On The Thermodynamic Theory of Waves of Finite Longitudinal Disturbance

  • W. J. Macquorn Rankine
Chapter
Part of the High-Pressure Shock Compression of Condensed Matter book series (SHOCKWAVE)

Abstract

The object of the present investigation is to determine the relations which must exist between the laws of the elasticity of any substance, whether gaseous, liquid, or solid, and those of the wave-like propagation of a finite longitudinal disturbance in that substance; in other words, of a disturbance consisting in displacements of particles along the direction of propagation, the velocity of displacement of the particles being so great that it is not to be neglected in comparison with the velocity of propagation. In particular, the investigation aims at ascertaining what conditions as to the transfer of heat from particle to particle must be fulfilled in order that a finite longitudinal disturbance may be propa-gated along a prismatic or cylindrical mass without loss of energy or change of type: the word type being used to denote the relation between the extent of disturbance at a given instant of a set of particles, and their respective undisturbed positions. The disturbed matter in these inquiries may be conceived to be contained in a straight tube of uniform cross-section and indefinite length.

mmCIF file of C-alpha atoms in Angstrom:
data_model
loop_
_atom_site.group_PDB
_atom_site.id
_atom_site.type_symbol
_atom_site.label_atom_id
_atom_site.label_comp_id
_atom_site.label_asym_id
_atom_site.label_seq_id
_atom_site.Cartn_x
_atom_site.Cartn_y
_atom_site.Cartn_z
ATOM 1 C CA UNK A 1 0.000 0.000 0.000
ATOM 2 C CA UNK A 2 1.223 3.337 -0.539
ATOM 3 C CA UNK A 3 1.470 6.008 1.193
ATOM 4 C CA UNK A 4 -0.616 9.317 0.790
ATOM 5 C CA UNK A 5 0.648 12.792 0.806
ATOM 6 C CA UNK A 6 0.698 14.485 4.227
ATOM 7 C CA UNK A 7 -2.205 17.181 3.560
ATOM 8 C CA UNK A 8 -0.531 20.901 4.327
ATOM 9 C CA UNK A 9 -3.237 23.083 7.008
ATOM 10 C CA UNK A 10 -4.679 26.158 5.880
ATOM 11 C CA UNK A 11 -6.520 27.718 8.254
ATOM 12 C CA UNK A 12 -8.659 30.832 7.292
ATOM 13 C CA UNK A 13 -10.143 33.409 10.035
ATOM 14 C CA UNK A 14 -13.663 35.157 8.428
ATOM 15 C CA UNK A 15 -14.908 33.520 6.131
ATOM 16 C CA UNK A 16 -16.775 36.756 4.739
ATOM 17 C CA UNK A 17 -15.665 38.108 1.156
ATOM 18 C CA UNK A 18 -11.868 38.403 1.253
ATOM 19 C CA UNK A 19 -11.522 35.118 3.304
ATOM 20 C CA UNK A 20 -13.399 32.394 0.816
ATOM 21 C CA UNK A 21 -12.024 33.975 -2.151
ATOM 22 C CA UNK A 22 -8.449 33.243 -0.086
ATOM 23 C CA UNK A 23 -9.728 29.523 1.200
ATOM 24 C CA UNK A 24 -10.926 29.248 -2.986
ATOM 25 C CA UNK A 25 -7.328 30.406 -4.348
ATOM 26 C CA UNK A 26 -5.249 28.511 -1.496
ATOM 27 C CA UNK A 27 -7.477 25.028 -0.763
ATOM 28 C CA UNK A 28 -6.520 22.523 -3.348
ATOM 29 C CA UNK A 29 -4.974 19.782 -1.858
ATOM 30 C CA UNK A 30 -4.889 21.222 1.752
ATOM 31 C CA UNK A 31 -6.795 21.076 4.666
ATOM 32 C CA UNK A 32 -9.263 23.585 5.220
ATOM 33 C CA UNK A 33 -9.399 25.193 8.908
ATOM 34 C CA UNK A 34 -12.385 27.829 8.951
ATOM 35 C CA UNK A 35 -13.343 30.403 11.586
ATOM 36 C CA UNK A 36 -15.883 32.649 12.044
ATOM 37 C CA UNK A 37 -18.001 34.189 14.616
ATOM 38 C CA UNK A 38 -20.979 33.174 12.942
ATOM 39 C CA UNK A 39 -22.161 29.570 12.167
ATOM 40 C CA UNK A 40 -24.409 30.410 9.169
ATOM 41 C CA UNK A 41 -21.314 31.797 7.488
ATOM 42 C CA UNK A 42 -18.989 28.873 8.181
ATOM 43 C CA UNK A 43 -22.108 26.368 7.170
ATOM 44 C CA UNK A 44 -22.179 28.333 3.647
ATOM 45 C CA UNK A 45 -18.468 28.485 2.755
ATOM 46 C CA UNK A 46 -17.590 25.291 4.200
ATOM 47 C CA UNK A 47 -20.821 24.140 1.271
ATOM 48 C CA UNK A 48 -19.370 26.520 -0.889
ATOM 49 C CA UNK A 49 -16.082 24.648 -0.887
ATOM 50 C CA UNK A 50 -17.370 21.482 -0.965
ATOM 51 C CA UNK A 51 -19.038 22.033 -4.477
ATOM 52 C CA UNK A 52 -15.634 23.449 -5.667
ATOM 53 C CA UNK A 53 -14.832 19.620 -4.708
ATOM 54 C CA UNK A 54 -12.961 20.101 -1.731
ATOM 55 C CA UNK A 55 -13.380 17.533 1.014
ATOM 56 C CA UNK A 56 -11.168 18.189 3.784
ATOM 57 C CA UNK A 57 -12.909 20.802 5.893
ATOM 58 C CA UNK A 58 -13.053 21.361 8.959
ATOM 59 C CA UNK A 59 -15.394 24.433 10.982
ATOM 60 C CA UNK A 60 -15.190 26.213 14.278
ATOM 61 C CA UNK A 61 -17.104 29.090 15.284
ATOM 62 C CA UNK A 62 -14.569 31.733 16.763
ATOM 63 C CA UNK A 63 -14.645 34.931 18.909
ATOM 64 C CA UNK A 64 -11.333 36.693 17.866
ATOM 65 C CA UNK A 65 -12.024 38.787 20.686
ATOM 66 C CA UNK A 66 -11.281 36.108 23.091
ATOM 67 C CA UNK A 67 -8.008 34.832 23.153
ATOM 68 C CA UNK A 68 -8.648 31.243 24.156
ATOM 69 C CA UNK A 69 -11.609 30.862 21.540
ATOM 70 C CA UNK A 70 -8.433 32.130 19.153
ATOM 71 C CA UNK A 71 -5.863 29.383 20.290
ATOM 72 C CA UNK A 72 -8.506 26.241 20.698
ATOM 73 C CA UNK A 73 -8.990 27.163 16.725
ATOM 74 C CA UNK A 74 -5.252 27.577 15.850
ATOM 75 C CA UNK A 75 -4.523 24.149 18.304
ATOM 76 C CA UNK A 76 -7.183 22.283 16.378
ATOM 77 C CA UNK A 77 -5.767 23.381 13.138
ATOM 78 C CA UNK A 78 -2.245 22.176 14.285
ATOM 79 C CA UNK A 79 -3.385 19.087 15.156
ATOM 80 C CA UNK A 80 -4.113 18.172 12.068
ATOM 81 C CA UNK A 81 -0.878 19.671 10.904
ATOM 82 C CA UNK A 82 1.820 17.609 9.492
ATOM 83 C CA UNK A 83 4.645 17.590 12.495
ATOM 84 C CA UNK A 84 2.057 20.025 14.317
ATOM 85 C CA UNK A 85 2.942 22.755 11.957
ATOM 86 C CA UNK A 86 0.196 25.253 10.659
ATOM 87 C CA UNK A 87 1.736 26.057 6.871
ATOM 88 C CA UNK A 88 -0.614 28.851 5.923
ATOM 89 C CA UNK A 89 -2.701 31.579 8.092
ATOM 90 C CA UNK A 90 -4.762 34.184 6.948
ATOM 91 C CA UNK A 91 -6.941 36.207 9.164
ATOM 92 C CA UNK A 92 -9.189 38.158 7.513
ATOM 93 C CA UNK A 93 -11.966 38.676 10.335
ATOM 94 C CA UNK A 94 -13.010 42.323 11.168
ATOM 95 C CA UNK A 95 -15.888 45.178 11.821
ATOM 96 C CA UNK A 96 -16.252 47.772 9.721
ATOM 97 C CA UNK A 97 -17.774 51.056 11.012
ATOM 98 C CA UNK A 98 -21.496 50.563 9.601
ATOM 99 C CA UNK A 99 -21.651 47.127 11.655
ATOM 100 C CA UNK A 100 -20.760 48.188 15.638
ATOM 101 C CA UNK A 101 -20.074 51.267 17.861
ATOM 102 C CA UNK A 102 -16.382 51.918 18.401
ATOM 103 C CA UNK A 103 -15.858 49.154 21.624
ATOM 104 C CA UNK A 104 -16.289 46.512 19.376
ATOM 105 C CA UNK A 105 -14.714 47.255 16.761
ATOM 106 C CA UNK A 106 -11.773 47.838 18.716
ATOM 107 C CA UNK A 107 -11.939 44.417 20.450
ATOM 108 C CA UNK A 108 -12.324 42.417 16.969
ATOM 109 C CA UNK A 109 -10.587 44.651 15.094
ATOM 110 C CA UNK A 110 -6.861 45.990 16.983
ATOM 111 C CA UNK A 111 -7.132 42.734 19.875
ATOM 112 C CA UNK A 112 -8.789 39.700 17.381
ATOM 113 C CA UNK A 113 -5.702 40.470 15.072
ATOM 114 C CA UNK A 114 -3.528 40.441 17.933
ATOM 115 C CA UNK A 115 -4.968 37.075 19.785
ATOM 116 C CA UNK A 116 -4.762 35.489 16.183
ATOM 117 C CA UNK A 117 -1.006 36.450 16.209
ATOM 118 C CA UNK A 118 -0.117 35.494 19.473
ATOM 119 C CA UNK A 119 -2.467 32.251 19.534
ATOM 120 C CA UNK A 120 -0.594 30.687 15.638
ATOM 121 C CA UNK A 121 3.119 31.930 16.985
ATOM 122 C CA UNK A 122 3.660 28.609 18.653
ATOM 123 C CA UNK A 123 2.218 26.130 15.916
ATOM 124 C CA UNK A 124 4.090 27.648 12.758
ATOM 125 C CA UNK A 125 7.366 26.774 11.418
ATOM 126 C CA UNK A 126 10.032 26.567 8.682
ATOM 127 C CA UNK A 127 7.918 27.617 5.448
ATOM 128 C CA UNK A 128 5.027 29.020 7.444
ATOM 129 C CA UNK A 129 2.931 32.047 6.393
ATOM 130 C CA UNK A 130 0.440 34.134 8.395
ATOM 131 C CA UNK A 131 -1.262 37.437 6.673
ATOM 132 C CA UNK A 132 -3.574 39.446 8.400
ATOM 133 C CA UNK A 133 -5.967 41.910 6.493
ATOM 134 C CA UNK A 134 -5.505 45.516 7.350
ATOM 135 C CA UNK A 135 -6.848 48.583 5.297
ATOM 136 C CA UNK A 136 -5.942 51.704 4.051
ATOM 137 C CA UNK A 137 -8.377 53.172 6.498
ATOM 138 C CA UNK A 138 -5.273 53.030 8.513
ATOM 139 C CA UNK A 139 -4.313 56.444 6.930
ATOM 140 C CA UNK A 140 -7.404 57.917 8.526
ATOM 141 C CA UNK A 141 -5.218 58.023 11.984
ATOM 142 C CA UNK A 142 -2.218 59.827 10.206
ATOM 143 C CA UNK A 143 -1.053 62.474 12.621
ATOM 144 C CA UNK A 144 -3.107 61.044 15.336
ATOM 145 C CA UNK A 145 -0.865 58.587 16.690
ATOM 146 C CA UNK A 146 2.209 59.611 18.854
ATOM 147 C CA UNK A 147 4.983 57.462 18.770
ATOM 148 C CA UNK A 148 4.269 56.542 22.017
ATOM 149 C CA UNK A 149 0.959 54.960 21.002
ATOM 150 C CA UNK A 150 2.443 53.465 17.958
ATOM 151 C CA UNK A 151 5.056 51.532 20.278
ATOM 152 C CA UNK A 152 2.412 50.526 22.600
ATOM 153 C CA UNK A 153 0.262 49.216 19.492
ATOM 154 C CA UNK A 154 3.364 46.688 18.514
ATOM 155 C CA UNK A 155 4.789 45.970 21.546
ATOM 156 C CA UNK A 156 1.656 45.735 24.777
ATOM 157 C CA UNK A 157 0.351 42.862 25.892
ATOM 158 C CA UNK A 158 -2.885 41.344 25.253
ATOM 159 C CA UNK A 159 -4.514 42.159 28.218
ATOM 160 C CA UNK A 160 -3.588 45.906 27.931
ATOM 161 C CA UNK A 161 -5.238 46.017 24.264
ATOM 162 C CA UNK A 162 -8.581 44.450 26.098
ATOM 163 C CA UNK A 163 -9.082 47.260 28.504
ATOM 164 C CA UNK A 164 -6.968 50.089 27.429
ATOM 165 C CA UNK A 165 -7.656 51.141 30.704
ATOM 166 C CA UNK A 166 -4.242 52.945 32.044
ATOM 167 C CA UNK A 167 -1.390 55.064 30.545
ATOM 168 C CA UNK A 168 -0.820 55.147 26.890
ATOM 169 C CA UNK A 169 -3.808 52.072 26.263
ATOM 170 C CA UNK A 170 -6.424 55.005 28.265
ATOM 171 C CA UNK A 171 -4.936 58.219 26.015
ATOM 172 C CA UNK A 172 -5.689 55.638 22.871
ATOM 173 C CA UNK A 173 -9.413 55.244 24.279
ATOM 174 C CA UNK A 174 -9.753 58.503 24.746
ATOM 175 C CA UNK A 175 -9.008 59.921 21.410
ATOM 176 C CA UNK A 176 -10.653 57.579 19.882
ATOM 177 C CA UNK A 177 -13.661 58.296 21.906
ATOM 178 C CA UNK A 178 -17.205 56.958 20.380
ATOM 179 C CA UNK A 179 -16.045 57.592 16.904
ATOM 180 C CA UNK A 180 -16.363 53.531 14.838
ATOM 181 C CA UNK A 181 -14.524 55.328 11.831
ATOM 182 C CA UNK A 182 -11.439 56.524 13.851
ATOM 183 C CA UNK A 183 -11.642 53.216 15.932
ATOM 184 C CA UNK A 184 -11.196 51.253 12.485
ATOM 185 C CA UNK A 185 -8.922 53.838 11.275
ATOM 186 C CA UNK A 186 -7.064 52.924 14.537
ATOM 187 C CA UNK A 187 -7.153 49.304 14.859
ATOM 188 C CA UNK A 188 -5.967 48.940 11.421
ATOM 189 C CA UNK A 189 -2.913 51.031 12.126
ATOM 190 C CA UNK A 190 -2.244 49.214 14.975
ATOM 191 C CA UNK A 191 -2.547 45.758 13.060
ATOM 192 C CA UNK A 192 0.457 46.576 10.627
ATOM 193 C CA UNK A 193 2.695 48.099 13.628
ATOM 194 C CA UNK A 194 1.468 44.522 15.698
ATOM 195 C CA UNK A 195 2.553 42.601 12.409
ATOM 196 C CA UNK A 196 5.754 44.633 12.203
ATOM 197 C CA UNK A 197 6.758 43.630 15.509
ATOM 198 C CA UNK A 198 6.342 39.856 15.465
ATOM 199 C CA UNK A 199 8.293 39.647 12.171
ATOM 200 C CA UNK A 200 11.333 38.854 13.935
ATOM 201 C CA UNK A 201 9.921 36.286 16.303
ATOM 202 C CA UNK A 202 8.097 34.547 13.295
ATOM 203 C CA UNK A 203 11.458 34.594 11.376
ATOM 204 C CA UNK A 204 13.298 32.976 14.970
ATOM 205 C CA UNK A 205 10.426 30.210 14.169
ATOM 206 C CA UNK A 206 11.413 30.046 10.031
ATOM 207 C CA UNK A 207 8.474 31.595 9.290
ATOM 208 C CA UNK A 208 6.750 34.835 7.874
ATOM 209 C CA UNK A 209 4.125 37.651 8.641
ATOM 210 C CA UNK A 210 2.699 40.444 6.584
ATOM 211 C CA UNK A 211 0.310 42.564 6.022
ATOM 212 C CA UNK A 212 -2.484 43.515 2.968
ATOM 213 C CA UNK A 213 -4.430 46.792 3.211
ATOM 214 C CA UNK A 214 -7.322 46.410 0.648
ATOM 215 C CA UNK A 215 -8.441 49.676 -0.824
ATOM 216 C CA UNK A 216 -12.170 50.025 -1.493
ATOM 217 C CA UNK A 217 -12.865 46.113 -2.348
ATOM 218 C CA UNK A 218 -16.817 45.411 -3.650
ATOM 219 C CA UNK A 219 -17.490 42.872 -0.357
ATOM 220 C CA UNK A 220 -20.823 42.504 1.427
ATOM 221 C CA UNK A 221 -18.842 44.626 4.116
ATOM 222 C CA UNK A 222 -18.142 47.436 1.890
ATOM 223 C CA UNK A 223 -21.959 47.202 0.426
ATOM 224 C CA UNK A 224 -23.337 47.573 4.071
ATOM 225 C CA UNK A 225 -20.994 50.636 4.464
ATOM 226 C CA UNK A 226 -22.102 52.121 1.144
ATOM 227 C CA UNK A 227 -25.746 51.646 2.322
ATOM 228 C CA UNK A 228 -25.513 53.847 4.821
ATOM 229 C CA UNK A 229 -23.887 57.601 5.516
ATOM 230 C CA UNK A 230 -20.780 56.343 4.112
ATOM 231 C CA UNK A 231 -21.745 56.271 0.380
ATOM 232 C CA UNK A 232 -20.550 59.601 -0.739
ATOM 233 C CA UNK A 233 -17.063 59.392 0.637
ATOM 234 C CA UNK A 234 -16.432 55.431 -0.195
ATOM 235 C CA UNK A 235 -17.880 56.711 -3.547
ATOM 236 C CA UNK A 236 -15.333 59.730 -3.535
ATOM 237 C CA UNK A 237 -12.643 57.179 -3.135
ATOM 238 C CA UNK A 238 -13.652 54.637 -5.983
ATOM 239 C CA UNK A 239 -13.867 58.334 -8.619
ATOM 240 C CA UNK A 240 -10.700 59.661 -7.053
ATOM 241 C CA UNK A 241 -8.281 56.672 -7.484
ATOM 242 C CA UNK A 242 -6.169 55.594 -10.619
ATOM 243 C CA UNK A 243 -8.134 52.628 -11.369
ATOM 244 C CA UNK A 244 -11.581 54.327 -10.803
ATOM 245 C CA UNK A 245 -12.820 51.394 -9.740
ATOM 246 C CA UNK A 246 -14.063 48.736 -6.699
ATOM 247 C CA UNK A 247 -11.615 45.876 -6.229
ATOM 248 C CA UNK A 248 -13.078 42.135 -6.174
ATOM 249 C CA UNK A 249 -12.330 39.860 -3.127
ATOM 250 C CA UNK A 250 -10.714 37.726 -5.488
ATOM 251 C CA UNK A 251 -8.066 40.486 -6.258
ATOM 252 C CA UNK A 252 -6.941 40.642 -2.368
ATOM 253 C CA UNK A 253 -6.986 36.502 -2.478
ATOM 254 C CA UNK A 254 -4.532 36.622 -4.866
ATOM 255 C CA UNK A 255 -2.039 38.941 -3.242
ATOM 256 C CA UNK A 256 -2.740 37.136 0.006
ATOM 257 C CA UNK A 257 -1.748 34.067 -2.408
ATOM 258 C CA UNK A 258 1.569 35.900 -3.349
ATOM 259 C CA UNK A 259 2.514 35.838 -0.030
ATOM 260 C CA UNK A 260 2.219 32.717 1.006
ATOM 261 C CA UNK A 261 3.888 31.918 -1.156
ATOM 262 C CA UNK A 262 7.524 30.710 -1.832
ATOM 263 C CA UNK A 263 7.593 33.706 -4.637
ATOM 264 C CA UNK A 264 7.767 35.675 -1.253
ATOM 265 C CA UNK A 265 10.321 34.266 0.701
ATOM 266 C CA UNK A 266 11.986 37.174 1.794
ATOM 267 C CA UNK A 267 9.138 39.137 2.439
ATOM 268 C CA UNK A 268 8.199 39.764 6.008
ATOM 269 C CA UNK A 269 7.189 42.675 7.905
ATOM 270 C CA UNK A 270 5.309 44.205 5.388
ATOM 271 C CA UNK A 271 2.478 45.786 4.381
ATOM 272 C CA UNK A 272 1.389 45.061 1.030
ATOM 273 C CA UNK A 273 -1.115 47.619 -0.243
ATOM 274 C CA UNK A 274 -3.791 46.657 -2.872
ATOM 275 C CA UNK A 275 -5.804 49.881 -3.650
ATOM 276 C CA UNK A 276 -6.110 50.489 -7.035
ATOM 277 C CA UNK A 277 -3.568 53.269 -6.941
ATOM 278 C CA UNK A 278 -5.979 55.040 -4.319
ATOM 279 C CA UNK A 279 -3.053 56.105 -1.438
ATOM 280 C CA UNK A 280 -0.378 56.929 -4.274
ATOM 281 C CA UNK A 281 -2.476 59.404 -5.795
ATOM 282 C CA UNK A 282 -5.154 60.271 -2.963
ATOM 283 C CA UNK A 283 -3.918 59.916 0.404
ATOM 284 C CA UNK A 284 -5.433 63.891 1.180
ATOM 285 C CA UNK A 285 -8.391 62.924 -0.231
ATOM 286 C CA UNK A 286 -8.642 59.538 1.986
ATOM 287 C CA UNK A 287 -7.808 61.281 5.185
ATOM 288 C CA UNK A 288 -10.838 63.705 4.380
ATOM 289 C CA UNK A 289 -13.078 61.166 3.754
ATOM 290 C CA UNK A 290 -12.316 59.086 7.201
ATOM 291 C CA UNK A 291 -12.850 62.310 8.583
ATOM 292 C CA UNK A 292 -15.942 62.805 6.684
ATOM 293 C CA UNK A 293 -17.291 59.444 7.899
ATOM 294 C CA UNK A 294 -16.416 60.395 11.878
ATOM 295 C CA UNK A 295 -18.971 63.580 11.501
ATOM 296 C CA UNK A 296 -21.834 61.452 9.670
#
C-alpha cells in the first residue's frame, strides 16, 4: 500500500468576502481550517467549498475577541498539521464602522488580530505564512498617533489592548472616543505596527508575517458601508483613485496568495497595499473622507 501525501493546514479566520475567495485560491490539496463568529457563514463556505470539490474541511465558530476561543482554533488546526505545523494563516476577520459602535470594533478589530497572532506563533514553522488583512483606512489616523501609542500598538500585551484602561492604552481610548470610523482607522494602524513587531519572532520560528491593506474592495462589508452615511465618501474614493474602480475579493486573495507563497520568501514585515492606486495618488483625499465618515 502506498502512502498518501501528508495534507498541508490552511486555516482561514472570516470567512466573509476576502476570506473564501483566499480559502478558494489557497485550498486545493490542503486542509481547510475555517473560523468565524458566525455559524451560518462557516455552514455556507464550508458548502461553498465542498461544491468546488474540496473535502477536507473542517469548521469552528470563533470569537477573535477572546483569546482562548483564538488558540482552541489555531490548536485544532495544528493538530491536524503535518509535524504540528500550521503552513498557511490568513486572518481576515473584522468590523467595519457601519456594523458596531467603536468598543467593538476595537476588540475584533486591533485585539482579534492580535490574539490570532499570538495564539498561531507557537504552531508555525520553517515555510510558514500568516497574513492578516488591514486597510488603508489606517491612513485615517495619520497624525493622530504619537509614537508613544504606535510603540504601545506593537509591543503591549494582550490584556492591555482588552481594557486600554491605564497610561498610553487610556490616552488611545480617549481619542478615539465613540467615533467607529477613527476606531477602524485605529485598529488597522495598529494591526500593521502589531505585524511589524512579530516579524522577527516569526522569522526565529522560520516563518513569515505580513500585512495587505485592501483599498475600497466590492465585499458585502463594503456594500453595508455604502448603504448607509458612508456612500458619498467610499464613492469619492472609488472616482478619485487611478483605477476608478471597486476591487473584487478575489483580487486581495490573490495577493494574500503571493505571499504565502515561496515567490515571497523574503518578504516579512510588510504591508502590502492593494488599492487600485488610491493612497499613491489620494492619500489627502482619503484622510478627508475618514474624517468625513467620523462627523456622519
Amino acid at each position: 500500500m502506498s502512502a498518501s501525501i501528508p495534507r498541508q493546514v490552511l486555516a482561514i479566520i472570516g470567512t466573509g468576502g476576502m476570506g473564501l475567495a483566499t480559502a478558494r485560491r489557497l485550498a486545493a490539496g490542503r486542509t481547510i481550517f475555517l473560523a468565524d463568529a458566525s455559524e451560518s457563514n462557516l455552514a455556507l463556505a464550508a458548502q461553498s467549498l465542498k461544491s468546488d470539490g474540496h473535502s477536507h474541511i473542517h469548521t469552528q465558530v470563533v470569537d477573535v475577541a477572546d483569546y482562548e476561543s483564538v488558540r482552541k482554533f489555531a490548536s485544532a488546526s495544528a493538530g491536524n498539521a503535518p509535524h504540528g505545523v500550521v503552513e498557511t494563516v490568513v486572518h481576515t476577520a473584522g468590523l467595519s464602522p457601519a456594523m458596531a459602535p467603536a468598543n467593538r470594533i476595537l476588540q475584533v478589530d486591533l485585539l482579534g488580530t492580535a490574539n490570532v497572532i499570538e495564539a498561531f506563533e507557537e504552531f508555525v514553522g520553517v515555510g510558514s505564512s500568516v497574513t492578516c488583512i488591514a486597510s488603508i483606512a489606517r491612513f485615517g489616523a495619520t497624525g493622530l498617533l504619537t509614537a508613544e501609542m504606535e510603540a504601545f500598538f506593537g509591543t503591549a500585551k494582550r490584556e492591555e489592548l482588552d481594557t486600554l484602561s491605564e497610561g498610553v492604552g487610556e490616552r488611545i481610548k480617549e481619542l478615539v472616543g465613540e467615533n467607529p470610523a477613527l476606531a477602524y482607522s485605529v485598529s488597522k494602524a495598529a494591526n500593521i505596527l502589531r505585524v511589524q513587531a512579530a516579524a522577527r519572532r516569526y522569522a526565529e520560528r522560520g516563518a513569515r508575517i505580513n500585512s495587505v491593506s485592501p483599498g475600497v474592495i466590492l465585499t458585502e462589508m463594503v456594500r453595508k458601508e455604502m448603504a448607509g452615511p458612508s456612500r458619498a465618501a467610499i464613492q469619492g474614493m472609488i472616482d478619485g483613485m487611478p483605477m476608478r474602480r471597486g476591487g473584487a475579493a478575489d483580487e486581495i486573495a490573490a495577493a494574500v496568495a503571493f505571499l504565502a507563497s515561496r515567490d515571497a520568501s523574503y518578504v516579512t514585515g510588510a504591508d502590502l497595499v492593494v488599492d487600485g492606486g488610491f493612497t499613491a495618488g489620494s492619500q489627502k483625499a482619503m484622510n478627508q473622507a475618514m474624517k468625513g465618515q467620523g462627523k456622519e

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Copyright information

© Springer-Verlag New York, Inc. 1998

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  • W. J. Macquorn Rankine

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